In pursuit of excellence
By Rick Noren, head coach
One would think that, after coaching 20 years at the collegiate level,
losing the final game of a season would become easier to accept, especially
when reflecting upon all the success our team enjoyed this year. Yet, there
is nothing quite like facing the reality of having no more games to play or
practices to plan.
For the 2013 Saint Martin’s softball team, it has been a record-setting
season that began not long after the first day of class in September. It was
difficult to imagine improving upon the previous season, which saw our program
go from nine wins in 2011 to 33 wins in 2012 — one of the greatest win-loss
improvements in NCAA Division II softball history. But, every new season allows
each coach and player to dream of greater things to come.
Our 2013 season began with great hope on the big island of Hawaii at the Kona
Classic Softball Tournament. It was truly a struggle to play in paradise. We won
only two of six games, then headed over to Oahu and played slightly better,
winning both games of a double header against BYU-Hawaii. Little did we know
that, following this inauspicious start, our team would come together and
succeed beyond anyone’s imagination.
The players had worked hard preparing themselves physically for success. As
any great team will tell you, however, it is not the physical preparation but
the faith you have in yourself and those around you that leads to excellence.
When I took over the softball program in 2011, the team had more than enough
talent to win games, but it took a new level of belief by a few key players to
turn a team with little expectation of winning into one that could see greatness
in themselves and their teammates. This newfound belief emerged at the Best in
the West tournament in Turlock, California, last year, as we played our way into
the championship round for the first time in Saint Martin’s history.
By early April 2013, when this year’s team headed south to the same
tournament, our play had definitely improved. Still, no one could have
anticipated the results that were to come. We won five straight pool play games,
including an upset of highly ranked Humboldt State University and a semi-final
win over Chaminade, then found ourselves playing for the tournament championship
on Sunday. Although it ended in a difficult loss, finishing second was another
first in our program and a building block toward our ultimate goal of
Our success in California led to a fantastic month. We ended April with a
16-3 record, clinching the Great Northwest Athletic Conference (GNAC)
championship at home against Central Washington on the final day of league play.
Although it was extremely rewarding and the first championship in program
history, it didn’t guarantee a spot in post-season play. For the first time, the
GNAC’s automatic berth to post-season was going to be awarded to the winner of
the conference tournament the following weekend.
I believe it was our experience of playing into the championship game a month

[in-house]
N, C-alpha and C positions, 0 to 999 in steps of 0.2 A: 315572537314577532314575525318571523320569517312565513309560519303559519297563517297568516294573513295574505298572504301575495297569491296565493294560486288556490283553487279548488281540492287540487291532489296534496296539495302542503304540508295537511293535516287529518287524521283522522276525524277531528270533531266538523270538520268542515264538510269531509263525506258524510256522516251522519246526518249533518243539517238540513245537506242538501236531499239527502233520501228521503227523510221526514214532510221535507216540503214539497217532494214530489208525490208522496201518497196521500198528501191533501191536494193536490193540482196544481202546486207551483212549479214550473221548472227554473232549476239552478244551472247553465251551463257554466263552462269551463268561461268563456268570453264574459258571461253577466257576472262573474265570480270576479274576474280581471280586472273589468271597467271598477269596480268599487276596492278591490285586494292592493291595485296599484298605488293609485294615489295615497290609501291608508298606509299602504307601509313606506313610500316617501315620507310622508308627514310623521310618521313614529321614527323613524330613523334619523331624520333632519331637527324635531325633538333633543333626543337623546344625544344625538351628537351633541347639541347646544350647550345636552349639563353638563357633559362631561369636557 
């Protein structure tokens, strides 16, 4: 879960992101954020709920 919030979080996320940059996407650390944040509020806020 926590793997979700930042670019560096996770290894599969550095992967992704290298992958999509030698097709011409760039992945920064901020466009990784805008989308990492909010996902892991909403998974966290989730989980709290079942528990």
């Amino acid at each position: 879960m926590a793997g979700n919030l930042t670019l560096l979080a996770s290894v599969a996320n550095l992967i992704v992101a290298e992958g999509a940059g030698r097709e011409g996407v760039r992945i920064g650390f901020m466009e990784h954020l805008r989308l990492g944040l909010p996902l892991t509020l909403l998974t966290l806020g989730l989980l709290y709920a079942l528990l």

earlier that allowed the team to overcome any anxiety to win the tournament and
earn a spot into the NCAA Regionals.
As the season climaxed, every member of the team felt a great amount of
support from both the local and campus communities as we prepared for the trip
to the NCAA Regionals. It was a blessing for the players to have professors and
administrators who understood the importance of this opportunity. Whether it was
moving a final exam to accommodate a player’s schedule or allowing a later
checkout from the residence halls, the support from everyone was sincerely
It was a difficult championship game loss to Humboldt State that ended our
season and sent us on the long bus ride back to the SMU campus and back to
reality, sad and frustrated, yet full of memories that will last a lifetime.
Each of us will have our own special memories from this magical season,
whether it was the conference championship win, our conference tournament
victory, our #17 national ranking in the Division II coaches’ poll, Lacey
McGladrey earning First Team All-American and GNAC Most Valuable Player honors,
Sam Munger being named GNAC Pitcher of the Year, or any one of the other
accolades that the team collected in 2013. In a season filled with so many
firsts, it is impossible to decide how one compares to another, but I’m not sure
it gets any better than watching your players achieve excellence under the
spotlight of post-season play.
It can be easy for some to question the value of athletics on a college
campus, especially with recent national headlines that make all of us cringe.
But when you’re involved with a team of players that excel academically, toil
tirelessly in their athletic pursuits, and then work part-time to help pay for
school, it makes you proud to say that you’re their coach.
Rick Noren, in his third season as head coach of Saints softball, earned
Coach of the Year honors for the second consecutive season from the GNAC.